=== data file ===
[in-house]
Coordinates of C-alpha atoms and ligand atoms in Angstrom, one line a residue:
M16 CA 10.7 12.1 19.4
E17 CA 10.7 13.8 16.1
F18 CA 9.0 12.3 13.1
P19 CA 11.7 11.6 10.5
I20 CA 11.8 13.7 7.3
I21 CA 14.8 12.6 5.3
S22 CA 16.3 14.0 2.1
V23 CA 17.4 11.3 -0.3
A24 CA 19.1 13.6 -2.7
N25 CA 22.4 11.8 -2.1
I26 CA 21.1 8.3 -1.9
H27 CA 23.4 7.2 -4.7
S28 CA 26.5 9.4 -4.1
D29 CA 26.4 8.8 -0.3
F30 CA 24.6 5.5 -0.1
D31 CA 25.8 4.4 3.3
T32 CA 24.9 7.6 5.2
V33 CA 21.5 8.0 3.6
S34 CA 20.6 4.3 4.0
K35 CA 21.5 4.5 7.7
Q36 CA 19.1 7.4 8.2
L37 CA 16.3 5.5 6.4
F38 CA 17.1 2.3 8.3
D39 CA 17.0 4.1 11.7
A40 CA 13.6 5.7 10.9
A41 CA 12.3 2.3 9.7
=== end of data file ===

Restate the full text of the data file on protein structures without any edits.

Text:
[in-house]
Coordinates of C-alpha atoms and ligand atoms in Angstrom, one line a residue:
M16 CA 10.7 12.1 19.4
E17 CA 10.7 13.8 16.1
F18 CA 9.0 12.3 13.1
P19 CA 11.7 11.6 10.5
I20 CA 11.8 13.7 7.3
I21 CA 14.8 12.6 5.3
S22 CA 16.3 14.0 2.1
V23 CA 17.4 11.3 -0.3
A24 CA 19.1 13.6 -2.7
N25 CA 22.4 11.8 -2.1
I26 CA 21.1 8.3 -1.9
H27 CA 23.4 7.2 -4.7
S28 CA 26.5 9.4 -4.1
D29 CA 26.4 8.8 -0.3
F30 CA 24.6 5.5 -0.1
D31 CA 25.8 4.4 3.3
T32 CA 24.9 7.6 5.2
V33 CA 21.5 8.0 3.6
S34 CA 20.6 4.3 4.0
K35 CA 21.5 4.5 7.7
Q36 CA 19.1 7.4 8.2
L37 CA 16.3 5.5 6.4
F38 CA 17.1 2.3 8.3
D39 CA 17.0 4.1 11.7
A40 CA 13.6 5.7 10.9
A41 CA 12.3 2.3 9.7